• Grade Level #Hashtags:  2ndchat, 5thchat, 12thchat
    This has been noted through the previous resources, but please remember that if you are teaching 5th grade, you can just use the hashtag, #5thchat, to connect with other educators.  It's a great way to learn from practicing teachers.

Tuesday, July 12, 2016

Back from ISTE 2016 and Lovin' It!!!

I had a WONDERFUL TIME at ISTE 2016.  This was my 25th ISTE/NECC and they just keep getting better.

Learned a great deal.  Made incredible connections.   Assumed the presidency of the ISTE Global Collaboration PLN from Julie Lindsay - Thanks Julie.  Had GREAT food.  Met a bunch of dedicated and visionary educators.  Made new friends and contacts.

I will be writing about this over the next week or so.  There is much to share but right now I am in prepration for Fall Semester at UNI and getting ready to ride my bike across Iowa in our annual RAGBRAI ride.

Until that time, I would like to share wonderful Infographic about the attendance of ISTE 2016 "By The Numbers."

Take a look at the photo of the crowd.  Recognize anyone?  Yes, that is me sitting in the front of the row with the blue shirt.   Must have been a slow day at the office . . .Well, anywho, I look forward to sharing what I learned and learning what you did as well.

Tuesday, June 14, 2016

Latest Update Video for the Schindler Education Center Renovation

Click the link in the text ------->
As many of you know, our Schindler Education Center at the University of Northern Iowa is undergoing a massive update.  We are really excited about the process and periodically the UNI PR people release a video about what's happening.

Unfortunately, I couldn't embed the video into this web page so you will have to click on UNI Schindler Education Center video

You can see that the Lobby now has a gi-normous hole in the floor for the new stairs to emerge.  You will see a huge door cut into the curved brick wall that was in the lobby.  This door leads to the IRTS lab.  There are many more changes coming up and I look forward to moving into my office for the Spring 2017 semester.

Thursday, May 05, 2016

Using Twitter Hashtags to Connect with Other Educators

Ever wonder how to connect with other educators who have the same interests as you?

You're a 2nd grade teacher in a small school and you have some 2nd grade questions.  Where do you turn?

You're a high school social studies teacher and you want to look for new ways to engage students in your subject.  Where do you turn?

There is a whole world of resources out there for the connected educator.  You can read articles or follow blogs but you will get the most out of direct interaction.  Twitter may be your resource.

I will assume that you know something about Twitter and Tweetchats.

What astounded me was when I found a directory Education Tweet Chats that was posted by Cybrary Man.    Not only are there hundreds of chats listed, it is organized by the day and time when they meet weekly.  It is an unbelievable resource.

Moreover, the hashtags that are used for the weekly tweetchats are wonderful ways to find other people with similar interests during the week.  You can use these hashtags to find others with your interests, or share ideas/resources that you think others in your field will enjoy.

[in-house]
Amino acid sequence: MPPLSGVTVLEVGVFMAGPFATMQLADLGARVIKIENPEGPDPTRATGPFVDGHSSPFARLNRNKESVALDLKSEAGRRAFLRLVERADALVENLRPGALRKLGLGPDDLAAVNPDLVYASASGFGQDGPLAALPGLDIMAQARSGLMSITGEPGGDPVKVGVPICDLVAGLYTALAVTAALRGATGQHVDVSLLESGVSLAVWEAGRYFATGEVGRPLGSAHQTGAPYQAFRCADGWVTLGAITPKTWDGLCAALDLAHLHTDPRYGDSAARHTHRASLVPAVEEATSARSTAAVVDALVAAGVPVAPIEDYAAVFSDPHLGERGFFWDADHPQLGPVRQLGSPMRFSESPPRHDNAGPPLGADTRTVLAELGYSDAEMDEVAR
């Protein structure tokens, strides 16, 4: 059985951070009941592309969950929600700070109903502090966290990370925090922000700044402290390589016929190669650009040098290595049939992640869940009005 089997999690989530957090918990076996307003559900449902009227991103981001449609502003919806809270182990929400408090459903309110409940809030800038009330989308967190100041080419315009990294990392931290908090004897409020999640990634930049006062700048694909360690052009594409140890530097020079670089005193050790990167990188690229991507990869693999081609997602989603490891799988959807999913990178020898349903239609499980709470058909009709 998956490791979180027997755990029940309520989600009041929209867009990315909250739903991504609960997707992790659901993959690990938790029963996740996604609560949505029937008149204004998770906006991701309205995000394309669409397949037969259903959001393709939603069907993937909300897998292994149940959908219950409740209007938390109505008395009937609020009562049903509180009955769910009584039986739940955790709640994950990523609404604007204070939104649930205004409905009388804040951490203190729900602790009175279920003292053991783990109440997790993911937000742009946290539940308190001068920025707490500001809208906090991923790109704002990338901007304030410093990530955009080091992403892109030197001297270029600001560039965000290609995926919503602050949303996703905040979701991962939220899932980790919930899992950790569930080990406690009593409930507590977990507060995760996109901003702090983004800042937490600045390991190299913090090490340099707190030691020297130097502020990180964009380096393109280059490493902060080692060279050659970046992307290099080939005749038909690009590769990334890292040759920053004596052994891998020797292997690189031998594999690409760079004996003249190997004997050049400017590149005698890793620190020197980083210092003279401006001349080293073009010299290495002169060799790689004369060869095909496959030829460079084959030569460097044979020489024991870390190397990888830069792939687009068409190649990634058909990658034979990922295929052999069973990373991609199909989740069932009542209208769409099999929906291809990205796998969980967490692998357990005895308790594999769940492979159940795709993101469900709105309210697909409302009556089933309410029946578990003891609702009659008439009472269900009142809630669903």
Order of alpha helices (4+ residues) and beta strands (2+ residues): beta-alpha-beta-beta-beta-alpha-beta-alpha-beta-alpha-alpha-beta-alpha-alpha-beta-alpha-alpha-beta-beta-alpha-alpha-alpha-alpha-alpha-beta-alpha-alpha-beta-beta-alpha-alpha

Did you know that there are hashtags for each grade?  If you are a 2nd grade teacher and you want to see what other 2nd grade teachers are posting on Twitter, you just need to search for #2ndchat

If you want to connect with other Social Studies teachers, you just need to search for #sslap (Social Studies Teacher-Like-a-Pirate) or #sschat (Social Studies Teacher Chat).

What do you do?  How do you use Twitter to connect/discover with distant colleagues?
Which Tweet Chats do you find the most helpful?

Please share your ideas and hashtags with our other readers.


Wednesday, April 06, 2016

Using Blogging in the Classroom
Reading Blogs
Blogging is today's newspaper, book, magazine, and thinking pad all rolled into one.  The beauty of a blog is that it provides the creator with a true freedom of expression.  It allows us to create freely and express ourselves in ways that weren't available 20 years ago.

This form of expression is ripe for the classroom:  
  • Many teachers at all levels use blogs to provide a painting easel for students to create. 
  • Some teachers use them to share information about what is happening in their classrooms (a much more direct form of communication than sending newsletters home each week. 
  • Many teachers use blogs to share their projects or ask advice of other educators.   The opportunities are endless.
Here are some examples:

Student Creations
Sharing What's Happening in the Classroom
Sharing Ideas with Other Educators
The best way to learn about blogging is to read blogs. Select at least 3 blogs concerning your educational interests to follow throughout this class. You can select from the list above, or you could look for suggestions at 52 Education Blogs You Should Follow ( or you could Google it by entering the term, Blog, and then your area of interest, Universal Design for Learning.

Following Blogs
Once you have found the blogs you want to follow, you need to find a way to get to them easily.  Yes, you could bookmark them in your browser and then click on them daily.  BUT, there IS a simpler way. 

It is possible to use a Feed Reader to check your blogs daily and inform you when something new has been added.  There are many of these feed readers, but to make it simple, I am going to suggest using Feedly.  

Here is a short video on how to install Feedly as a Chrome Extension.